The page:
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Choosing the Right Over-the-Counter Medication

January 07, 2016

You wake up with a pounding headache or a severe cough. Or maybe you have a fever and feel congested.

Instead of racing to the doctor, you go to your local pharmacy and scan every shelf of the medicine aisle looking for the right drug to treat your symptoms.

There are countless over-the-counter remedies on the market, and all of them work differently and with varying levels of effectiveness.

Over-the-counter medicines help you feel better and cope with symptoms, but they don’t necessarily speed your recovery. Before you pick up any of these drugs, you should read the label first.

How Effective Are These Treatments?

Over-the-counter medicines contain a variety of ingredients, some of which may or may not work well to treat your illness. Read the ingredient list carefully and what indications the medicine treats. If you only have a cough, it’s better to choose a cough syrup that treats only that symptom, rather than purchasing an over-the-counter medicine that treats cough, fever, cold and flu.

Many people also regularly take over-the-counter medications like Tylenol and Motrin for pain relief. However, these medicines work best when you take them when you first get sick. They may not be as effective if you take them after your symptoms have gotten worse. Tylenol also contains acetaminophen, an ingredient found in cold medications. People who have hepatitis and other liver issues have to be careful about consuming medications with acetaminophen because taking too much of it may cause liver damage. You also should avoid taking these medications with alcohol, as this increases your risk of liver injury.

Another class of over-the-counter medications, NSAIDs (Aleve and Advil) are effective in fighting inflammation and reducing fevers. However, they come with an increased risk for heart attack, stroke and heart failure the longer you use them. Another big risk with over-the-counter medications is that you have to be careful when taking them with other drugs or supplements. Taking multiple medications may lead to drug interactions that cause serious side effects.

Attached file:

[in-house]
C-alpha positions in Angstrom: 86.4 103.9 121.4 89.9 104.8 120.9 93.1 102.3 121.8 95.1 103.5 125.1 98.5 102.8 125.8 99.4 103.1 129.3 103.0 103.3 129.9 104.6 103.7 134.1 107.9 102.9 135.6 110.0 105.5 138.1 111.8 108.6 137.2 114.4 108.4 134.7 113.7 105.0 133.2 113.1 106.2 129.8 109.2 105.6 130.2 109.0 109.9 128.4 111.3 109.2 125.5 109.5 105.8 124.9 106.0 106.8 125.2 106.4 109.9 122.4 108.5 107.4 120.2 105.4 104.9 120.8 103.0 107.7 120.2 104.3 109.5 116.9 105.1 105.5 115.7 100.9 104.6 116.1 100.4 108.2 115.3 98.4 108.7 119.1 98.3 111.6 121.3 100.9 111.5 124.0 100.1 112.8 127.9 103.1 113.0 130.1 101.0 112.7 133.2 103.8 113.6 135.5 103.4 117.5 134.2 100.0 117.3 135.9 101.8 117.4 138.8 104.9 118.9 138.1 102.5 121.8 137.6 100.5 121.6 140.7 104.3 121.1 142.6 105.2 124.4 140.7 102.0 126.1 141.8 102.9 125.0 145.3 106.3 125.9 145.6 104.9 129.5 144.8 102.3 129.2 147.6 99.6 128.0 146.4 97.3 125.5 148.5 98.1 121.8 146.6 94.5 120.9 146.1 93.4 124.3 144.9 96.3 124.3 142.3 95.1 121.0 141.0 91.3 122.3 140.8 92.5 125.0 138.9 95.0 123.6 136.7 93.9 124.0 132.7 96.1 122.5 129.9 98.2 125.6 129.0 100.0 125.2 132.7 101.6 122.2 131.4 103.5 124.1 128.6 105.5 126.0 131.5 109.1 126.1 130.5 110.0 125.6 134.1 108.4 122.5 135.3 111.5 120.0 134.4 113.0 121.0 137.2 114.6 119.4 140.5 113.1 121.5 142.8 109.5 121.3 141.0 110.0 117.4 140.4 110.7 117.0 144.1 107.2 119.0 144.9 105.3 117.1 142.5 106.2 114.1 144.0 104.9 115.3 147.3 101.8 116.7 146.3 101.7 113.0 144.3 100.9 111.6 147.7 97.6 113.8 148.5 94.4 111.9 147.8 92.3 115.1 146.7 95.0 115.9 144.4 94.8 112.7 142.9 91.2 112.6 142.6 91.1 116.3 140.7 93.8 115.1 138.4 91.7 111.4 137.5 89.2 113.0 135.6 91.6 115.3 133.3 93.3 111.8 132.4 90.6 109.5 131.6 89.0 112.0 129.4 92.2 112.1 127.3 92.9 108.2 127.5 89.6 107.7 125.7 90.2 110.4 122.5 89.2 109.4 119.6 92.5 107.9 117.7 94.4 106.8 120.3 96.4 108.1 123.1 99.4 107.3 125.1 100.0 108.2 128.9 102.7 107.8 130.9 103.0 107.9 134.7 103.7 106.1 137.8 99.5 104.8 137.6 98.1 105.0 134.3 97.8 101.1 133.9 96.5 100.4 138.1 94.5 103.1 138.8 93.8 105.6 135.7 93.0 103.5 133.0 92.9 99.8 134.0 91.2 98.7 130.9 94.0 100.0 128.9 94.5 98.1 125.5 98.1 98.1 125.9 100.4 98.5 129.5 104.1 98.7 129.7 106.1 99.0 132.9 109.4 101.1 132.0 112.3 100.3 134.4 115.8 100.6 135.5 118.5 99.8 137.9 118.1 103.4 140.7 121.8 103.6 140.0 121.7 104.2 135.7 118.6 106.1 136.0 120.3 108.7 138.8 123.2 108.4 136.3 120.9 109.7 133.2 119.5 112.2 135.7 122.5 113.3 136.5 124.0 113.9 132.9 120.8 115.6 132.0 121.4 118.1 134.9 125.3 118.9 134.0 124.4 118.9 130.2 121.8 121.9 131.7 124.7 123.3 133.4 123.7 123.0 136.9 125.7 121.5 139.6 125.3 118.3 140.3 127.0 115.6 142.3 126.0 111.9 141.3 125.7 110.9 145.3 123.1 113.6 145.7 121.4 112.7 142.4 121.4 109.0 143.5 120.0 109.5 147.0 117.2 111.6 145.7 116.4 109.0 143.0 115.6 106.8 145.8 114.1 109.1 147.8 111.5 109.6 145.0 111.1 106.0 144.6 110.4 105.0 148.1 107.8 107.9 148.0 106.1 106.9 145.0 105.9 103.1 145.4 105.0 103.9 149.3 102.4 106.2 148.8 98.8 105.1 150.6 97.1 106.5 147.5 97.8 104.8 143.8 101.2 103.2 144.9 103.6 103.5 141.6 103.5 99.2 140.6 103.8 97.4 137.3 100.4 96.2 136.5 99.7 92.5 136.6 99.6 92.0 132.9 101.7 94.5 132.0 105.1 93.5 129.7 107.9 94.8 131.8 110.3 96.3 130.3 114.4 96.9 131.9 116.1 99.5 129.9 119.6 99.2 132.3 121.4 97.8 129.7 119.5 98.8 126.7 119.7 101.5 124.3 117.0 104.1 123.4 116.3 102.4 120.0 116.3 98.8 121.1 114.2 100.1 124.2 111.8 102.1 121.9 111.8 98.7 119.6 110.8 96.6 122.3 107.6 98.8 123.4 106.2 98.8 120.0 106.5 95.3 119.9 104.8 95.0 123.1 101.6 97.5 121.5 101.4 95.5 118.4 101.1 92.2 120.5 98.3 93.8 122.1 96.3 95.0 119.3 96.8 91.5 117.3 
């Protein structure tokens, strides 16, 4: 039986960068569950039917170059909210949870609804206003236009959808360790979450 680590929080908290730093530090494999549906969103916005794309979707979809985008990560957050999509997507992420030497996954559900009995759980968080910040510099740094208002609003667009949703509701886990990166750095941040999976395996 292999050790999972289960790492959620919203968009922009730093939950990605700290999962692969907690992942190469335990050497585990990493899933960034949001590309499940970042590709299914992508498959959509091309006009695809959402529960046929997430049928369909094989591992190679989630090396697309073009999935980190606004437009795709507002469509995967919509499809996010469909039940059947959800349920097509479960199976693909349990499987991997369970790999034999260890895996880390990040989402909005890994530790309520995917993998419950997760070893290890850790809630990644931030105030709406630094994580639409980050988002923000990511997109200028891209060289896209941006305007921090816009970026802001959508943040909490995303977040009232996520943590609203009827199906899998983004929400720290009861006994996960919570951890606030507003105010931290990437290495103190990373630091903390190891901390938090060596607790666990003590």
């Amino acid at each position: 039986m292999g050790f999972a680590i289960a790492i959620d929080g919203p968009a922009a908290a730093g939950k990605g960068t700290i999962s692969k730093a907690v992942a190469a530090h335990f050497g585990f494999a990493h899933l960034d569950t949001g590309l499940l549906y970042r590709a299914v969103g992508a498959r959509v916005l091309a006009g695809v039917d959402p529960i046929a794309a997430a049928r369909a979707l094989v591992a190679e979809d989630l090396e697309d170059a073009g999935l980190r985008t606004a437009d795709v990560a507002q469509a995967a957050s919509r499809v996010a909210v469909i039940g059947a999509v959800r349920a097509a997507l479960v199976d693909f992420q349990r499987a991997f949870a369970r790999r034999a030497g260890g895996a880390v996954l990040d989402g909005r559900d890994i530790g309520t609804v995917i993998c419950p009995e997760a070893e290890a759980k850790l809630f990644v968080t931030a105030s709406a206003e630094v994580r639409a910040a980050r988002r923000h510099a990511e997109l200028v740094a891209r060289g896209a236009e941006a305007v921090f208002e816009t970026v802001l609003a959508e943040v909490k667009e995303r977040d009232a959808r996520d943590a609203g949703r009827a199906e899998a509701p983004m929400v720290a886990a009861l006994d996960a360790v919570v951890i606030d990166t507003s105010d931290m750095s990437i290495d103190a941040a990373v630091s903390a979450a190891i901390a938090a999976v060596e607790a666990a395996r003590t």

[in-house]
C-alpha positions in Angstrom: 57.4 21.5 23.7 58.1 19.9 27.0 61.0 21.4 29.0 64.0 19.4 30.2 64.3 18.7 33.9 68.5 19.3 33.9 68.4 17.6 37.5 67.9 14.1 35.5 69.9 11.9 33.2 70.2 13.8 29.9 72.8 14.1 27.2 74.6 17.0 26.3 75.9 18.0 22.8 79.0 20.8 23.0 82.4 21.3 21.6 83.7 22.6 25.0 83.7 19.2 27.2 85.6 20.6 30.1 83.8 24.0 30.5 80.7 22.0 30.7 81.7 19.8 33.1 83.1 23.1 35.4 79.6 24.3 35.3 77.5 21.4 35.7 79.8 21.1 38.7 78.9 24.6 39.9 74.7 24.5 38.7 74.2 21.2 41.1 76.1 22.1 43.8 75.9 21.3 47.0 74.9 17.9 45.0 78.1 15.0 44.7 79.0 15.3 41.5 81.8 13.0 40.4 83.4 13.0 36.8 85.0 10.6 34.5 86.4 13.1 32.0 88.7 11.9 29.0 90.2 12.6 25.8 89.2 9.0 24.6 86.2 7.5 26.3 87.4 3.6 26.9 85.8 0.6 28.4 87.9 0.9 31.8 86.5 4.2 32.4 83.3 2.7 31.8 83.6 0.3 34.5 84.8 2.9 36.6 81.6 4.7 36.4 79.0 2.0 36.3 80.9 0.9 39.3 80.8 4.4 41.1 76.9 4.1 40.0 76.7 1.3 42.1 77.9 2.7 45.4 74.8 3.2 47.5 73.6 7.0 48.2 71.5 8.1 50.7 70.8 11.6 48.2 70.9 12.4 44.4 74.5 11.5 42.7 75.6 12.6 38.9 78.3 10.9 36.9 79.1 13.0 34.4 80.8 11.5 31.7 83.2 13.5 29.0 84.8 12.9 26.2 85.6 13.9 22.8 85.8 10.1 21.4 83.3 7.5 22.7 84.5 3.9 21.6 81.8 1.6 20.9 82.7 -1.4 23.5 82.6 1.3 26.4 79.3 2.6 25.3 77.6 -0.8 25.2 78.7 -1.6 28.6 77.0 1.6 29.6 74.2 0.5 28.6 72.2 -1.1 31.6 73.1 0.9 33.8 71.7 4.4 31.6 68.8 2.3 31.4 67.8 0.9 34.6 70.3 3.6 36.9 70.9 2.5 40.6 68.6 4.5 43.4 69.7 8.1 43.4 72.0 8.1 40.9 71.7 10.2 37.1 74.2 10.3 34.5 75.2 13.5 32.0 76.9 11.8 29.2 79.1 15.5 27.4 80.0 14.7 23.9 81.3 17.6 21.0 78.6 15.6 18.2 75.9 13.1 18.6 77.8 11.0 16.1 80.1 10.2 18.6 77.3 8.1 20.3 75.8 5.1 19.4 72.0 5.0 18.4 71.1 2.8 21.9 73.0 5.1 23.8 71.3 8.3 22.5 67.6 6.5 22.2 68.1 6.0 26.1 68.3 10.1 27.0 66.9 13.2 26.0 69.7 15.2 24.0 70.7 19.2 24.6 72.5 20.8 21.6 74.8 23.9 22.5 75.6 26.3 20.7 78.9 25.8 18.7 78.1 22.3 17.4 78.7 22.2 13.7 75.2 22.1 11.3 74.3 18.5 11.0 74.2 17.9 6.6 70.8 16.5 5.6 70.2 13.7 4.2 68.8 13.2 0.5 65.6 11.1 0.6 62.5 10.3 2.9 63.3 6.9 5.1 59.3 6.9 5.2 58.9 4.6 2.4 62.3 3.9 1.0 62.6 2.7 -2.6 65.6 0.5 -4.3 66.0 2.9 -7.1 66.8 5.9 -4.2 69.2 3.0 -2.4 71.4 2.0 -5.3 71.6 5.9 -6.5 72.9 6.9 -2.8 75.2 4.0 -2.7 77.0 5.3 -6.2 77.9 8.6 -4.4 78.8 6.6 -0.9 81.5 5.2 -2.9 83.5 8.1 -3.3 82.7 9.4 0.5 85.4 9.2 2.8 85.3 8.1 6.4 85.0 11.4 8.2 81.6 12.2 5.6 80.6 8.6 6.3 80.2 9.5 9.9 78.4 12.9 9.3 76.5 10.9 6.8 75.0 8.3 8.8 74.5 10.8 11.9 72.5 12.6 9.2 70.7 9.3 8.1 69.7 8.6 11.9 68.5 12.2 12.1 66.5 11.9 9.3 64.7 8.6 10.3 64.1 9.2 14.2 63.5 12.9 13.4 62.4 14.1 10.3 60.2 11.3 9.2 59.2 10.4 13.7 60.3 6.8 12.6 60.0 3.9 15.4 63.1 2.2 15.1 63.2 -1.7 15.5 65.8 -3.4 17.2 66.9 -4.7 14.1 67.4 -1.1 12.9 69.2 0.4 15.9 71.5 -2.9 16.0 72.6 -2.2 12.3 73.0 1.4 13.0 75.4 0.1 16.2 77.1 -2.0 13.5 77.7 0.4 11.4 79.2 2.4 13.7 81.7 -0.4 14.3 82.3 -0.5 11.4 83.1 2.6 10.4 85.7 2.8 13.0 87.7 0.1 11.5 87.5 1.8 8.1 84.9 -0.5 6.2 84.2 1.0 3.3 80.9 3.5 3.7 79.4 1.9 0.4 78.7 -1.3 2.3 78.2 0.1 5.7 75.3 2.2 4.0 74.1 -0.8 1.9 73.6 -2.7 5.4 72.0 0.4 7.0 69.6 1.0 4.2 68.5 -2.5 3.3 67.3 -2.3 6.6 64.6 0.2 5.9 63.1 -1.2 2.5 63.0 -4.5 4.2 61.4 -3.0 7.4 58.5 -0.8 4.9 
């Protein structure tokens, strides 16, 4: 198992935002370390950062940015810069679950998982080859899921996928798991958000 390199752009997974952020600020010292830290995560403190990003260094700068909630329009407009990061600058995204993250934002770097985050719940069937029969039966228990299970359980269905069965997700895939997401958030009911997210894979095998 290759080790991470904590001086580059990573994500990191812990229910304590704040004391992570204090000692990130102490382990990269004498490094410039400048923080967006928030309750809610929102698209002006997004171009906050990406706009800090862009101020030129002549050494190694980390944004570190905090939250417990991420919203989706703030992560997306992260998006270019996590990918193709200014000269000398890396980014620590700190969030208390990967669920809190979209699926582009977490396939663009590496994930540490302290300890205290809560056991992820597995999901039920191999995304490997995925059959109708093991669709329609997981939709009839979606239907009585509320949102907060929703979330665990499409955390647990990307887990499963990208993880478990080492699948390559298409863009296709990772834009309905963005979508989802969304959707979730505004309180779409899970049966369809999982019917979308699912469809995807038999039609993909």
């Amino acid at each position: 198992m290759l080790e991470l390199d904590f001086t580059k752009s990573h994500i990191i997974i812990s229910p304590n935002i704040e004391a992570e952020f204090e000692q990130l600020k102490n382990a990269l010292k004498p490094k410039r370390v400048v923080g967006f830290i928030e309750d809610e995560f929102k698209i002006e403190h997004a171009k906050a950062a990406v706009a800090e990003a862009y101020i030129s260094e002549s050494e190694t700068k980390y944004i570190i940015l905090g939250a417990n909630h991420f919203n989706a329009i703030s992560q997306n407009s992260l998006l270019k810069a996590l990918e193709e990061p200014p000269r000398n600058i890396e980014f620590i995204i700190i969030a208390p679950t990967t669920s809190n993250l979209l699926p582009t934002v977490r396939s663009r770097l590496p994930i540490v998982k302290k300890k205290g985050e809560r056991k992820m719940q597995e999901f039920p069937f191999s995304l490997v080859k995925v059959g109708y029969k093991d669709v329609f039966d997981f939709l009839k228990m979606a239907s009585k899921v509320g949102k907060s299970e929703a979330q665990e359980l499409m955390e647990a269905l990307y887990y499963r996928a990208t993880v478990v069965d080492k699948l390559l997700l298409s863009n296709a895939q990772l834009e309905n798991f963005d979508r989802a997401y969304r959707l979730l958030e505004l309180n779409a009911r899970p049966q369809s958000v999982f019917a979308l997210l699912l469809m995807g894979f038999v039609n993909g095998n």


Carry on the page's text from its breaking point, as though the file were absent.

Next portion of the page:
Over-the-counter medications aren’t only limited to drugs you take orally. Icy Hot, which treats sore or aching muscles, is one of the most popular over-the-counter medications in its category. Bengay is another one. These products are generally safe if used as directed. However, there have been rare cases of people dying after excessive usage of these products. These creams contain ingredients such as menthol and methyl salicylate that can be dangerous if applied to a large area of the body, if someone has a skin condition or if the person is taking another medication that may negatively interact with these medications.

Many of these risks are listed on the back of these products, but too many consumers don’t take the time to read them. Before you purchase an over-the-counter medication, you must read the warning label.

When to See a Doctor

Over-the-counter medications are meant to provide temporary relief. If you have symptoms that continue for weeks, you should see a doctor.

Too often, people continue to take over-the-counter medications in the hopes they’ll get lasting relief or that their symptoms will go away. However, if you’ve been sick for a long time or the medications haven’t done anything to make your symptoms better, you need to be evaluated by a doctor as soon as possible. A physician can give you prescription-strength drugs or antibiotics that better treat the underlying illness. Sometimes fever, headaches and chronic pain are warning signs of a more serious health condition. If you have persistent symptoms, seeing a doctor could be lifesaving in these situations.

Over-the-counter medications help millions of Americans feel better every day, but you should never take these drugs for an extended period or at higher doses than the label indicates. Doing so could put your health at risk and make you sicker than you were in the first place.

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